The 2003 Ballon d'Or winner Pavel Nedved was without doubt one of the finest players of his generation. Energetic, two-footed and world class in possession, Nedved was capable of playing anywhere in midfield, but was most commonly deployed on the left. In 1996, then Bundesliga side MSV Duisburg were in talks to sign the Czech, but decided to hold off finalizing the deal until after Euro '96. It proved to be a poor decision, as the Czech Republic reached the final as Nedved starred, joining Lazio rather than Duisburg that summer, before becoming a Juventus legend. Duisburg are currently bottom of the German second tier, while Lazio and Juventus continue to go strong in Serie A.
13 Lakhdar Belloumi to Juventus
From an enormously talented midfielder who ended up at Juventus to one who did not. Lakhdar Belloumi is an oft-overlooked great of the game, unsurprisingly less well-known given that he never played in Europe. Belloumi is widely considered the greatest Algerian footballer of all time, and one of the finest Africans to ever grace a football pitch, as well as being credited as the inventor of the 'Blind Pass'. Belloumi was trailed by Italian giants Juventus for a number of years, but the move was blocked by the Algerian government until he turned 27. At that time, Juve came back in once more, but having agreed terms with both player and club, Belloumi broke his leg, quashing any chance of the move going through.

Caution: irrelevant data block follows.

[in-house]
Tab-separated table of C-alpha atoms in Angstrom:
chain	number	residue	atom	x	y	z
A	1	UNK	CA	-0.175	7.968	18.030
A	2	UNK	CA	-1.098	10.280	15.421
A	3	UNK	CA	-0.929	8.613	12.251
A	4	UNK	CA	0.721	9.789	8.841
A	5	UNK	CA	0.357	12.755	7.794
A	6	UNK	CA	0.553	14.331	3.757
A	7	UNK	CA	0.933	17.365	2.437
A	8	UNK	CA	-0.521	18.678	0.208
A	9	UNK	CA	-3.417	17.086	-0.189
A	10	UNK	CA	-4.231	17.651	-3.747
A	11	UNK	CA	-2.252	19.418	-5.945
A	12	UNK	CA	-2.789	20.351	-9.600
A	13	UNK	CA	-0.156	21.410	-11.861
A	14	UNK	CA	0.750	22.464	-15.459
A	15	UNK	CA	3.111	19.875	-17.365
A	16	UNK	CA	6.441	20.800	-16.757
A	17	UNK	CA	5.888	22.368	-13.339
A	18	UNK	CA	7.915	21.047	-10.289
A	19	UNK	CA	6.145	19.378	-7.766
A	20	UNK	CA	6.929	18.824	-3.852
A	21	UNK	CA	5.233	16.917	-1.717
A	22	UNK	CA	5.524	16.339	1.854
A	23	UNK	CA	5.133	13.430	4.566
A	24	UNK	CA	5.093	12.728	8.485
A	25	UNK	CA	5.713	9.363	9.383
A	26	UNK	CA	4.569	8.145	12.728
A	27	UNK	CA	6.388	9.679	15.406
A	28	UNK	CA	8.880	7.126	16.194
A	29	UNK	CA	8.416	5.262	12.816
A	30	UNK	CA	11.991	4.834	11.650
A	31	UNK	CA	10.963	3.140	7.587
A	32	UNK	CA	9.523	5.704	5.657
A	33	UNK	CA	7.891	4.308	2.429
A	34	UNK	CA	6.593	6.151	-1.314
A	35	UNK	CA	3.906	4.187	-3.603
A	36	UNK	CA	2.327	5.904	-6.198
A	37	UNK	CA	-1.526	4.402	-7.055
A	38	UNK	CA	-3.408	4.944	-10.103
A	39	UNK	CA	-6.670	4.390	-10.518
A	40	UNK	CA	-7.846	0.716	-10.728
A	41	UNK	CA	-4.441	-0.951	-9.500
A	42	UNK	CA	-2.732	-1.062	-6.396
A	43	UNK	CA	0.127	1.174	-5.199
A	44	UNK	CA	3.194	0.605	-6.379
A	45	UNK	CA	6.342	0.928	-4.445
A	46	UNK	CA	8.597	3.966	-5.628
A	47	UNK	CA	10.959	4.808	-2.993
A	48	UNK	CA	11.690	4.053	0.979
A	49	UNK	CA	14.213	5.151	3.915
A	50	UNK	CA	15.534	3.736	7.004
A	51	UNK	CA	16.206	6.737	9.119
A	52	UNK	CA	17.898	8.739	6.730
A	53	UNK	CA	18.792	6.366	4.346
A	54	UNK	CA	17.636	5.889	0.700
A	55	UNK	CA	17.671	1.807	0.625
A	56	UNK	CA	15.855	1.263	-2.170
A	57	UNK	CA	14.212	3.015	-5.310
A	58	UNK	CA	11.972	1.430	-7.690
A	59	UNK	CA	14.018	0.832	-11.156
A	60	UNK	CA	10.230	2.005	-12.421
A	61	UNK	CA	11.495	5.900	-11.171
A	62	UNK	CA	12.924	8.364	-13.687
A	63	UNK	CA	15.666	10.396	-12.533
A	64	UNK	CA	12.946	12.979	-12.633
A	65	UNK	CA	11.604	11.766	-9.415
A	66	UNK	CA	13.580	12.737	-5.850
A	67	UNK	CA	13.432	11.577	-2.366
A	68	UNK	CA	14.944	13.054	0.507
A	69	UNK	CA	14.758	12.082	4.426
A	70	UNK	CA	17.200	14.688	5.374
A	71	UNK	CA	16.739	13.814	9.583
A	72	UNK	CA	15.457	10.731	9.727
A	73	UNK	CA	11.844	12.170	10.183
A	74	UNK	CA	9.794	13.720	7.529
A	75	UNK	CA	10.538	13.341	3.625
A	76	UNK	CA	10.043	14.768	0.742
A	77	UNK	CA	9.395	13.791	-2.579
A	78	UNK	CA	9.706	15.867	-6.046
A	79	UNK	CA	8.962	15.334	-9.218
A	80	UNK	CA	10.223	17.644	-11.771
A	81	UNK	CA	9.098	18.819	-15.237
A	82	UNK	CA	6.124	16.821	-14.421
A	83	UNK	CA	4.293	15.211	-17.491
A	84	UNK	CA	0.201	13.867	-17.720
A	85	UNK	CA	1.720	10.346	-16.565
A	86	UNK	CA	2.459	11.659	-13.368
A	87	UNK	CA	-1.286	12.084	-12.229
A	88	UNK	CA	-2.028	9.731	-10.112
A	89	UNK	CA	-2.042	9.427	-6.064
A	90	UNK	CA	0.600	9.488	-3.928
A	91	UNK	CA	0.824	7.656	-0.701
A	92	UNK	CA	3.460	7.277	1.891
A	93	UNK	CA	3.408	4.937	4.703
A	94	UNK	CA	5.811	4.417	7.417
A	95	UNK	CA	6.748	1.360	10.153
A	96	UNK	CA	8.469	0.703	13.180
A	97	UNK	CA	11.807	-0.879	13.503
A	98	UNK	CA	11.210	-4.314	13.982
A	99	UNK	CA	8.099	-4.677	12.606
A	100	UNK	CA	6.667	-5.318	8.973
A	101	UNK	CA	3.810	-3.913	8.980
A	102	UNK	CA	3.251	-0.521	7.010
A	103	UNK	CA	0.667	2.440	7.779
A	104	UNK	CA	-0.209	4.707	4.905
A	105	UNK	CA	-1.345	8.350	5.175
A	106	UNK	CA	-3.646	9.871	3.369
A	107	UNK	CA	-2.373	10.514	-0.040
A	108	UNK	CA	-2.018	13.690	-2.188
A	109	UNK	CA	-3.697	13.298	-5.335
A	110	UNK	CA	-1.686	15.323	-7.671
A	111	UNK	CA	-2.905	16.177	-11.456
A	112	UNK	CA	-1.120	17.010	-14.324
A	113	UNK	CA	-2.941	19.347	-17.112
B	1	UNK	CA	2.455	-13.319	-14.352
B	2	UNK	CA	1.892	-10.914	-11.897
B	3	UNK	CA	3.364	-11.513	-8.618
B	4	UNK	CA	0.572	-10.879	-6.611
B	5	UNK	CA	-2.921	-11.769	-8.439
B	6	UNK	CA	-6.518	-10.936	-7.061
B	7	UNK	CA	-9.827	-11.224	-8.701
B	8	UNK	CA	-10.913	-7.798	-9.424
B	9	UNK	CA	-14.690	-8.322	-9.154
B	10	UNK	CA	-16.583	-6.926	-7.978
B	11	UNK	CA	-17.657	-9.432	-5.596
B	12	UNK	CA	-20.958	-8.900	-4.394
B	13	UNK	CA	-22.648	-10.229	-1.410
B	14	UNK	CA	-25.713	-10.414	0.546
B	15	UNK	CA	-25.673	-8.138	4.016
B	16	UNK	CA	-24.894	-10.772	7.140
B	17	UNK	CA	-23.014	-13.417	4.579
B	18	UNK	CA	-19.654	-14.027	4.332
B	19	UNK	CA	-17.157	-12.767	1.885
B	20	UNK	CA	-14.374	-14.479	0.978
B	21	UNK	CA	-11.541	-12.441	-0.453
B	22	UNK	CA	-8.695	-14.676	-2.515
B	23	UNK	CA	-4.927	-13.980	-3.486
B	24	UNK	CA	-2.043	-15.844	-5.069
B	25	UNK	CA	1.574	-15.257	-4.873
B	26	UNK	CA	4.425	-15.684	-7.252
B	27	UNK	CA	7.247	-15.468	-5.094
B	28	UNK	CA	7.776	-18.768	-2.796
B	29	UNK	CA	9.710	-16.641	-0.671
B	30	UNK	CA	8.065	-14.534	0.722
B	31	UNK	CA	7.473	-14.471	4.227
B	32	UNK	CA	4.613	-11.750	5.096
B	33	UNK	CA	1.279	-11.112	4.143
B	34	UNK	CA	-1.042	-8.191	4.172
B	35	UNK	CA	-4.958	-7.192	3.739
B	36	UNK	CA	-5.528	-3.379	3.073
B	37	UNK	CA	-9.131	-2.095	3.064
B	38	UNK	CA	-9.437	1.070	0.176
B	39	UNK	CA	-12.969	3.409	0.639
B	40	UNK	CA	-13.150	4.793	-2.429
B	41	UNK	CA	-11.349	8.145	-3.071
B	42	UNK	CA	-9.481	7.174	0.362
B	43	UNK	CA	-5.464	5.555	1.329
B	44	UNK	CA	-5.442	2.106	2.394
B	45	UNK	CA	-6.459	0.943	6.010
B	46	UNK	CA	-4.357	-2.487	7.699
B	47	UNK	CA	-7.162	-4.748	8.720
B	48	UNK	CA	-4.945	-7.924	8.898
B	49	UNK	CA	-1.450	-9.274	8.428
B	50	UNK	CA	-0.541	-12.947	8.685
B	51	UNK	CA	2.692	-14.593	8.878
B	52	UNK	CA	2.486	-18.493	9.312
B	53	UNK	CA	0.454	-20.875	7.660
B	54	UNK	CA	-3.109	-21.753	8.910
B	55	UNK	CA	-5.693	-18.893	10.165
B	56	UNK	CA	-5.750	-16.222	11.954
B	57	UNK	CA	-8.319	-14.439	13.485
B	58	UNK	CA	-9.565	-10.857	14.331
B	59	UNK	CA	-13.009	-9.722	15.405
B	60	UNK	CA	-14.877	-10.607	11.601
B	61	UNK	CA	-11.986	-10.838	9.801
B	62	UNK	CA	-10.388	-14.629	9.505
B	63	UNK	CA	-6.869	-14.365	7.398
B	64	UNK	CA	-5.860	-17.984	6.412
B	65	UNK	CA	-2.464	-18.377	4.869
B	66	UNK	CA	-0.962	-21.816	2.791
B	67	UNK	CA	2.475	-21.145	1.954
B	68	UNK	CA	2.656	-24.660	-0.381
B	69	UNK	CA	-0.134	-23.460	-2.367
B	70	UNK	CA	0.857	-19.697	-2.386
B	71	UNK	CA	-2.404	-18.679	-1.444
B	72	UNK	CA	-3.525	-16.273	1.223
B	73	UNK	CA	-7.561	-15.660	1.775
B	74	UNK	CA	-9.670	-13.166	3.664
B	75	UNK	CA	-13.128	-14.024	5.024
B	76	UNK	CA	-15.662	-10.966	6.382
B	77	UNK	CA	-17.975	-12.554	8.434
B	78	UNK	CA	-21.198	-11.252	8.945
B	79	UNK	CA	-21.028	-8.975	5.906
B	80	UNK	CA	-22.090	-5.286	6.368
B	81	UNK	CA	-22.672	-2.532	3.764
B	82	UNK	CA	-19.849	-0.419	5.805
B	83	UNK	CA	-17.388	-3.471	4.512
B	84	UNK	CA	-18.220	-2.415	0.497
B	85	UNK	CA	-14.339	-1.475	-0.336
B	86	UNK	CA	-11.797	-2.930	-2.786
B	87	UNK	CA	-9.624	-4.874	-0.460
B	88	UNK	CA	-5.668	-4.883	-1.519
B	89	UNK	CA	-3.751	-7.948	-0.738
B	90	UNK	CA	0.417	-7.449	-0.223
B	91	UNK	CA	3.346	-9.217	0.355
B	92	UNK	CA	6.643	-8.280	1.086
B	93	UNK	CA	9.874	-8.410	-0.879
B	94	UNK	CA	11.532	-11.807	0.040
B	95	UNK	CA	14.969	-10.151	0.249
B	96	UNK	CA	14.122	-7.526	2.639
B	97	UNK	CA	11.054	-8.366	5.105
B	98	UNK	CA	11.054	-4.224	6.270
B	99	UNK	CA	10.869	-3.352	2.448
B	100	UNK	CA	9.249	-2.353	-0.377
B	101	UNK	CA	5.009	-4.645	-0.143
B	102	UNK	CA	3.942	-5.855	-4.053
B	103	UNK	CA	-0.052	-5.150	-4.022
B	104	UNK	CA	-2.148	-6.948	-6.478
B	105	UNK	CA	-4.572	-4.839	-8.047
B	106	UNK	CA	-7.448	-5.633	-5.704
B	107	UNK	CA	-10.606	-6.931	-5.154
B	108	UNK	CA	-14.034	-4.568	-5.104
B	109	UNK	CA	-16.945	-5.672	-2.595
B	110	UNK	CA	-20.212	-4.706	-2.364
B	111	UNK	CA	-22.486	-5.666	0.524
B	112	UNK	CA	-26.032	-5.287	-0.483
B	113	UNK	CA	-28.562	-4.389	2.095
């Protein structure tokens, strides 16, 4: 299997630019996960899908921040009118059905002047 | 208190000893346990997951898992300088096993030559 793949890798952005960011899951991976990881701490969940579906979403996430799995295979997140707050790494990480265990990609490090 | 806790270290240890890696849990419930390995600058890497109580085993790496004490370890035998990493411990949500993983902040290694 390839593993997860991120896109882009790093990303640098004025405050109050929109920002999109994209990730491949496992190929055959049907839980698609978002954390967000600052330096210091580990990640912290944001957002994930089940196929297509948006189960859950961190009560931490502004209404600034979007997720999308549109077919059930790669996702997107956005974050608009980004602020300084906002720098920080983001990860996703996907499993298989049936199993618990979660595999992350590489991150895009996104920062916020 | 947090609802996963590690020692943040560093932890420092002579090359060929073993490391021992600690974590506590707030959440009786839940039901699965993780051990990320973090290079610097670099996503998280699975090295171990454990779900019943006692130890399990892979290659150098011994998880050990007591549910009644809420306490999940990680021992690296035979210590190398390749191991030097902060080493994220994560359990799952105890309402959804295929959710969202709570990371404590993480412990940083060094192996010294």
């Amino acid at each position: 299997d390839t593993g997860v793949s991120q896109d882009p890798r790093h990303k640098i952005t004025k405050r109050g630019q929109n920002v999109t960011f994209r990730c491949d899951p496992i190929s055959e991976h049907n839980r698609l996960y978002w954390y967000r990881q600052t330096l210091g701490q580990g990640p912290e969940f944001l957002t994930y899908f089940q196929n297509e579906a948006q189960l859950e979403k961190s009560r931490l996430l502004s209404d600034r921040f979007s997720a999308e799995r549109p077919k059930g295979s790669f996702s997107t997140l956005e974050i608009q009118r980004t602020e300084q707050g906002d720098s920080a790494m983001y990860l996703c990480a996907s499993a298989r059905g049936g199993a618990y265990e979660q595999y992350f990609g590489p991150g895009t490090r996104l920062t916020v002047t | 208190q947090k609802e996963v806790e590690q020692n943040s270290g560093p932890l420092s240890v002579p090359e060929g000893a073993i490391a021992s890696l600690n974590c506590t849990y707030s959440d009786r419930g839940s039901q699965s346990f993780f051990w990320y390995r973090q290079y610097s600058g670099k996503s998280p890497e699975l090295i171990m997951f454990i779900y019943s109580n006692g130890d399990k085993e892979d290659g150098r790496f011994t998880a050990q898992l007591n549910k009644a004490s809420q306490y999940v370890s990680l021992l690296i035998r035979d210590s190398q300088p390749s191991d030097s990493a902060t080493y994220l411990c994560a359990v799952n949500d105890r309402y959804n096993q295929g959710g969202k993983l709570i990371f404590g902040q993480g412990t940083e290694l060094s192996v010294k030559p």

12 Paul Gascoigne to Manchester United
A transfer which would have made an enormous impact, perhaps more so to the player than the club. Both Manchester United and Tottenham came in for Newcastle starlet Paul Gascoigne in 1988, and Gazza gave Alex Ferguson assurances that it would be the former he would join. When the Scotsman went on holiday to Malta, Gascoigne instead joined Spurs, where he would spent the next four years. While Gazza had a glittering career, he was renowned for his personal issues. With Sir Alex to guide him, things could have been very different for the Italia '90 star had he gone to Old Trafford.
11 Denis Law to Liverpool